The Sound of the Crowd

You’re supposed to be thinking about what I’m feeling here*

Boxes swim across the screen with dreamlike images – a baby, cigarette smoke, lips that change color, men in suits sitting on chairs on the beach, a faceless man in a hall. A knife cuts a tomato. A razor cuts cocaine. Shoes sit on a ledge. There’s a gun, then splattered blood. Voices of men and women weigh in from a distance…

“You are so beautiful…I had no idea how beautiful you would be”…*

Once again thanks to the joy of On Demand, I’m spent the last two or three days watching a little mini-marathon of Huff. The Showtime drama that debuted last year, starring Hank Azaria as a psychiatrist who may have a little too much going on inside his own head, is severely underrated and higly recommended.

And I mean that–“underrated”–literally. If my information is current, it gets about half the ratings the inferior L Word does. Maybe there was a backlash to the excessive promotion. But folks who missed it are missing a lot.

“Oh my god. It just doesn’t stop”…*

The series gives Simpsons voice and character actor Azaria his best shot as an in-front-of-the-camera leading man and he does surprisingly well with it. At the time of the show’s premiere a reviewer wrote:

Hank Azaria is an actor with talent to burn: His voice characterizations on The Simpsons (Apu, Moe the bartender, Chief Wiggum, Comic Book Guy), like his former role as Nat the nerdy dog-walker on Mad About You, are masterpieces of comic exaggeration. But stripped of his funny tics, Azaria seems as naked as his character on the promotional poster. He’s a quiet, inwardly focused actor, and while his performance grows on you (as does the show itself), I’m not sure whether he radiates the necessary magnetism to draw viewers in.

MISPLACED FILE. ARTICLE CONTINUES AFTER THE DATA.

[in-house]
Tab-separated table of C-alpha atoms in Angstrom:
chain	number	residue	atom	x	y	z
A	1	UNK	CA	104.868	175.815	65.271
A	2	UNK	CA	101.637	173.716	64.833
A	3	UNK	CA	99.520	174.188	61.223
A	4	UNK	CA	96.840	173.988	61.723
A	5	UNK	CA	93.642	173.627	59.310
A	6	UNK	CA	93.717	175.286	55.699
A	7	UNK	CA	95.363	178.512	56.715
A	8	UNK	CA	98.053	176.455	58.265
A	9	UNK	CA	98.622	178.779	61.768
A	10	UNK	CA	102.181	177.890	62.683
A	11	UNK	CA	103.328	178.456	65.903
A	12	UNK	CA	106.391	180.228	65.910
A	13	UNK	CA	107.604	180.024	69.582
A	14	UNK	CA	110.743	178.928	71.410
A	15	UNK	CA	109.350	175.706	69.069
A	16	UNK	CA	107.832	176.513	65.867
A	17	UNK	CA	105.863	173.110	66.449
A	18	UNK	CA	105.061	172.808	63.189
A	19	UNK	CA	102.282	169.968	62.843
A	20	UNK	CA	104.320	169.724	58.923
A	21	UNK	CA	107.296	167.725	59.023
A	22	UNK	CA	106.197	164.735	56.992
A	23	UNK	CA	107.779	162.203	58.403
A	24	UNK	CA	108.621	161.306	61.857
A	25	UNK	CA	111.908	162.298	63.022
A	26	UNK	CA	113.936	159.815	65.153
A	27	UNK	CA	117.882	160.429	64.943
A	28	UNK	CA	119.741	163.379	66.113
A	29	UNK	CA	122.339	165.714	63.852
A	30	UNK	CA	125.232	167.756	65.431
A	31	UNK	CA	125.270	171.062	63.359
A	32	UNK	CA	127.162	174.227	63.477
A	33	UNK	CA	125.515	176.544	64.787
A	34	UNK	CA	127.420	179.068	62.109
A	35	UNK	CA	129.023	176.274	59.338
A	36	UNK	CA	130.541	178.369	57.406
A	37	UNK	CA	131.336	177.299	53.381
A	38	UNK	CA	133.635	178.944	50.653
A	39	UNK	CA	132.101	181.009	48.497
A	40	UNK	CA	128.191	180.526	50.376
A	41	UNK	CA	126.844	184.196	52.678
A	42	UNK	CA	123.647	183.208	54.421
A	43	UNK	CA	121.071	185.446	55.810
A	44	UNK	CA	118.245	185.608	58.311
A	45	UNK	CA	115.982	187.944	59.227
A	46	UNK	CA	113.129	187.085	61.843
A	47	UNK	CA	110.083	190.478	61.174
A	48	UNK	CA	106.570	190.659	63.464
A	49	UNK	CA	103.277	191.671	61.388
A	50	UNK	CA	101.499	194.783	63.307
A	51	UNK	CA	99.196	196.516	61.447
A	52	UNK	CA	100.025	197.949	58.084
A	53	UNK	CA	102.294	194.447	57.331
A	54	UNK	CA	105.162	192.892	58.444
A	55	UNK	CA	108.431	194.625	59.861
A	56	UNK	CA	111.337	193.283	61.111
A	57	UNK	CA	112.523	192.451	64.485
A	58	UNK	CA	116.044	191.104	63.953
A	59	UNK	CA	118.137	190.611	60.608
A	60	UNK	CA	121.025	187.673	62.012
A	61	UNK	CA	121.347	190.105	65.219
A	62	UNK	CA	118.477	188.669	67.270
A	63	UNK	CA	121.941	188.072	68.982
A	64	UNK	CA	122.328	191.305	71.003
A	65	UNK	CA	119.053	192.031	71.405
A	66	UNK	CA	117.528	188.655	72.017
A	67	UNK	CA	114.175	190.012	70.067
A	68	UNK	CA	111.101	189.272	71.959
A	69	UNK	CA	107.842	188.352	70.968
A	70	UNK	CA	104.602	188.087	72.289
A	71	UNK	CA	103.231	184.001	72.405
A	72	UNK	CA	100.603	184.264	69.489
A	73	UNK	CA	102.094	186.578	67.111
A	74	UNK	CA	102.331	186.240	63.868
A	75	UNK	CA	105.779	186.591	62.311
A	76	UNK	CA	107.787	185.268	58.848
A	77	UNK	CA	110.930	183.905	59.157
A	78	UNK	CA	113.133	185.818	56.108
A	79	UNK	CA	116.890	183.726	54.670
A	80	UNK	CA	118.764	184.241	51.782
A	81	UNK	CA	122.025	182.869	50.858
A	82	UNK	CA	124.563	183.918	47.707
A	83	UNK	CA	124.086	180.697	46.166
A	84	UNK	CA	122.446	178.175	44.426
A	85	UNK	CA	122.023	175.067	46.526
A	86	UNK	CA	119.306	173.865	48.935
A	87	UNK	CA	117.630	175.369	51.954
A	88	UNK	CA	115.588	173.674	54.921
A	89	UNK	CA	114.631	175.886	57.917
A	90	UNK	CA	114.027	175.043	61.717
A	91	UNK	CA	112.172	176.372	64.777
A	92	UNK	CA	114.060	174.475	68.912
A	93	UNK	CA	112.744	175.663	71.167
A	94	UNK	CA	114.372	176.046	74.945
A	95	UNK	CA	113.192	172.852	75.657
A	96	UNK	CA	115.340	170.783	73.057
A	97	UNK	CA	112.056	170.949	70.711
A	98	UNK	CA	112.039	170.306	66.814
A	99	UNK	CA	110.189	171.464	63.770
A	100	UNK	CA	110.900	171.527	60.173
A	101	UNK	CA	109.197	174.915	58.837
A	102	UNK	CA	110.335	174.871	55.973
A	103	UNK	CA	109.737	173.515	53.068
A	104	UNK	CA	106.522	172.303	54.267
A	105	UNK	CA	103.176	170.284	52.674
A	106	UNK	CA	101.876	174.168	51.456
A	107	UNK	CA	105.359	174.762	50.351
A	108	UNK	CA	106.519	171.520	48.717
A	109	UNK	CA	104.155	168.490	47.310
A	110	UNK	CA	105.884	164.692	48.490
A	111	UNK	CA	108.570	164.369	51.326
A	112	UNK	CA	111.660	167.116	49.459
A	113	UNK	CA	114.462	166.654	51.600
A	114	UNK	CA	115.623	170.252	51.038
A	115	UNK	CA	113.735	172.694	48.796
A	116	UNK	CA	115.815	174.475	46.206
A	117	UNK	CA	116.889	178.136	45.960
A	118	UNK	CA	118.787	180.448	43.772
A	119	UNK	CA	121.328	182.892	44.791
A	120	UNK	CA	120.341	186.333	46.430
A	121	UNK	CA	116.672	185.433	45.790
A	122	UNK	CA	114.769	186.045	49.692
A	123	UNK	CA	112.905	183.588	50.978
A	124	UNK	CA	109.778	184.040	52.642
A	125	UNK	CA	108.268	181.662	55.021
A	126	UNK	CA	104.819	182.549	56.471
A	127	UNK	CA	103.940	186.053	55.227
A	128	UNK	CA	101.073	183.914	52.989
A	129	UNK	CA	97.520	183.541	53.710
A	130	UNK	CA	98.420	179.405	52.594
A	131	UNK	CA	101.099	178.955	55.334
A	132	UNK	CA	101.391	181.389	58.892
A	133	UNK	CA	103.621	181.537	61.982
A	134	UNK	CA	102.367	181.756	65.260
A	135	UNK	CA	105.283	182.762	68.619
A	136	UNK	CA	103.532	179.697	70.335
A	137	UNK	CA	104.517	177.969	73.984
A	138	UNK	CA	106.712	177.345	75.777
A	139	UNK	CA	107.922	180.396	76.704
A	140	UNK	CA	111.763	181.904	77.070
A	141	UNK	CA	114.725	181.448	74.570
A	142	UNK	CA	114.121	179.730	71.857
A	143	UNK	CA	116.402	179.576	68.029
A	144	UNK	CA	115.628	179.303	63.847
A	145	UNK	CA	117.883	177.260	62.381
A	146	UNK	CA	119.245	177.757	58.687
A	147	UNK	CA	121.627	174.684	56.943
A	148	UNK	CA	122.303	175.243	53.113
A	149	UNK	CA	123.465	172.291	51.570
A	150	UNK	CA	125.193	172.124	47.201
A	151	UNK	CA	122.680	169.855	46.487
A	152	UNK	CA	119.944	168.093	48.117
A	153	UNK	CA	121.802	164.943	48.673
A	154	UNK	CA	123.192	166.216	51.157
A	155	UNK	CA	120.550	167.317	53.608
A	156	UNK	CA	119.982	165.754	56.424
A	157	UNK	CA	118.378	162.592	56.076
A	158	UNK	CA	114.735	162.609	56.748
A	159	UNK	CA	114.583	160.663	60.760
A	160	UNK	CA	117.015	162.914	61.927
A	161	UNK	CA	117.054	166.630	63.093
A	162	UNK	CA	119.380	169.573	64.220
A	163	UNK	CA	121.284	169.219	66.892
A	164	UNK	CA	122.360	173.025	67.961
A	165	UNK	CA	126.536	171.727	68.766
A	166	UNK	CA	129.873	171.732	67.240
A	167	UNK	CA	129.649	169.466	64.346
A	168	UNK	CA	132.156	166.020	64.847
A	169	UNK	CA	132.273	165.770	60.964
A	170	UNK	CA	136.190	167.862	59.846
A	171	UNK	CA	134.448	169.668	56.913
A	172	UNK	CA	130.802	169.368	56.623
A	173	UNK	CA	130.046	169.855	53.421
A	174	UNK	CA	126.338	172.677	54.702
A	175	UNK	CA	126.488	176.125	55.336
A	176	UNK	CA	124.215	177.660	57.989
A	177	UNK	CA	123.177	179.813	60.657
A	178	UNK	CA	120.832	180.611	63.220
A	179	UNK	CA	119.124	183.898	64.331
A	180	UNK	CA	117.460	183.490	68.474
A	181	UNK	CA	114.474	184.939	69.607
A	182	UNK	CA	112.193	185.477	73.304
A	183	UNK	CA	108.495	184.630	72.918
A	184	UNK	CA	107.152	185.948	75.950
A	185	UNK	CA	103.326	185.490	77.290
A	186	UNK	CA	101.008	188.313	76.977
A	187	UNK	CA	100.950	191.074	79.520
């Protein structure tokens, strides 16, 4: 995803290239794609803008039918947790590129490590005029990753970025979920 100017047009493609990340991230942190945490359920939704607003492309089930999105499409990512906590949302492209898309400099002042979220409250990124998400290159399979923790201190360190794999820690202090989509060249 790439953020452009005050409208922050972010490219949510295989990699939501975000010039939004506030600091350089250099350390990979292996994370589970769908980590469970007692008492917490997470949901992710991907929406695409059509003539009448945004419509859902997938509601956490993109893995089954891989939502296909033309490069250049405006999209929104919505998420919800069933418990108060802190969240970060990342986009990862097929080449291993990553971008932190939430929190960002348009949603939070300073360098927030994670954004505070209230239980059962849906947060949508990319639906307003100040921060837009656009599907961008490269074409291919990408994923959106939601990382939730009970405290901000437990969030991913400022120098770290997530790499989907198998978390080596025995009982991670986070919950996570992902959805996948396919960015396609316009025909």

I agree with all of that except the last sentence, I think–and even if it were true the series’ impressive writing, great opening credits sequence (with one of W.G. “Snuffy” Walden’s best themes ever) and great supporting cast would be enough to keep me hooked. The show also does a neat line in recurring guest star parts.

A few quick words about the leading ladies of the cast that are in no way meant to merely objectify them. Paget Brewster is very sexy here while chosing to forgo explicit nudity, something which actually impresses me. And I’ve maintained for a while that Blythe Danner is not only a better actress than her daughter, Gwyneth Paltrow, she’s also hotter. Yes, even now–which would seem to mean that dude from Coldplay has nothing to worry about as his wife gets older.

If you have Showtime I suggest looking out for reruns of the first season if you don’t have On Demand. It’s not yet availble on DVD, but I’m sure it’s only a matter of time. The second season is scheduled to start next year, and releasing the first on DVD to promote it is a no-brainer.

“I’m afraid we have to stop.”*

*Sound bites, opening credits sequence, Huff

Recently on Ink 19...

Hell High

Hell High

Screen Reviews

Forgotten ’80s horror film Hell High returns on Blu-ray from Arrow. Phil Bailey reviews.